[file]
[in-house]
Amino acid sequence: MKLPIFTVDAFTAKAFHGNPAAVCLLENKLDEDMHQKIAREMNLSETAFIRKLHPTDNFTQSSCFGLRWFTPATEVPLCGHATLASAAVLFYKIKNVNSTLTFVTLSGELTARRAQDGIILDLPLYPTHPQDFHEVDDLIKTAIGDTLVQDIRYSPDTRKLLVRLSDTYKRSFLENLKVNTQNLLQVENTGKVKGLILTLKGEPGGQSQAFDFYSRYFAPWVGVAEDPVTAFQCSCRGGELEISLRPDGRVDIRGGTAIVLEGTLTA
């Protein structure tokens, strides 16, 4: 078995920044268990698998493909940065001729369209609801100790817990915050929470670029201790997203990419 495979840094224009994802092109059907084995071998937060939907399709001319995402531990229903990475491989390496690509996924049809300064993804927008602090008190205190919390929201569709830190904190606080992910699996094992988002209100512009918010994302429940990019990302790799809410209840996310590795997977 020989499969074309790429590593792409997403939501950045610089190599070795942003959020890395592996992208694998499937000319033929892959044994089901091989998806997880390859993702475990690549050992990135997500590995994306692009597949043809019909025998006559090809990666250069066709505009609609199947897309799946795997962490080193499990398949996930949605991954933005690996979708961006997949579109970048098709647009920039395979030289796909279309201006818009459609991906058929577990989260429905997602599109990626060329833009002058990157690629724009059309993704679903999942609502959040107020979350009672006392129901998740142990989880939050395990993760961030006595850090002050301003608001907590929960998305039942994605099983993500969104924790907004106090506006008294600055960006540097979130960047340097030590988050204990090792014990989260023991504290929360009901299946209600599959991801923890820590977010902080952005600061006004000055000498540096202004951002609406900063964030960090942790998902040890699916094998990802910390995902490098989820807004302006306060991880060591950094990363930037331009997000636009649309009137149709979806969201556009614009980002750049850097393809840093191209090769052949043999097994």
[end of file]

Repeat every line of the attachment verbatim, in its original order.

[in-house]
Amino acid sequence: MKLPIFTVDAFTAKAFHGNPAAVCLLENKLDEDMHQKIAREMNLSETAFIRKLHPTDNFTQSSCFGLRWFTPATEVPLCGHATLASAAVLFYKIKNVNSTLTFVTLSGELTARRAQDGIILDLPLYPTHPQDFHEVDDLIKTAIGDTLVQDIRYSPDTRKLLVRLSDTYKRSFLENLKVNTQNLLQVENTGKVKGLILTLKGEPGGQSQAFDFYSRYFAPWVGVAEDPVTAFQCSCRGGELEISLRPDGRVDIRGGTAIVLEGTLTA
């Protein structure tokens, strides 16, 4: 078995920044268990698998493909940065001729369209609801100790817990915050929470670029201790997203990419 495979840094224009994802092109059907084995071998937060939907399709001319995402531990229903990475491989390496690509996924049809300064993804927008602090008190205190919390929201569709830190904190606080992910699996094992988002209100512009918010994302429940990019990302790799809410209840996310590795997977 020989499969074309790429590593792409997403939501950045610089190599070795942003959020890395592996992208694998499937000319033929892959044994089901091989998806997880390859993702475990690549050992990135997500590995994306692009597949043809019909025998006559090809990666250069066709505009609609199947897309799946795997962490080193499990398949996930949605991954933005690996979708961006997949579109970048098709647009920039395979030289796909279309201006818009459609991906058929577990989260429905997602599109990626060329833009002058990157690629724009059309993704679903999942609502959040107020979350009672006392129901998740142990989880939050395990993760961030006595850090002050301003608001907590929960998305039942994605099983993500969104924790907004106090506006008294600055960006540097979130960047340097030590988050204990090792014990989260023991504290929360009901299946209600599959991801923890820590977010902080952005600061006004000055000498540096202004951002609406900063964030960090942790998902040890699916094998990802910390995902490098989820807004302006306060991880060591950094990363930037331009997000636009649309009137149709979806969201556009614009980002750049850097393809840093191209090769052949043999097994």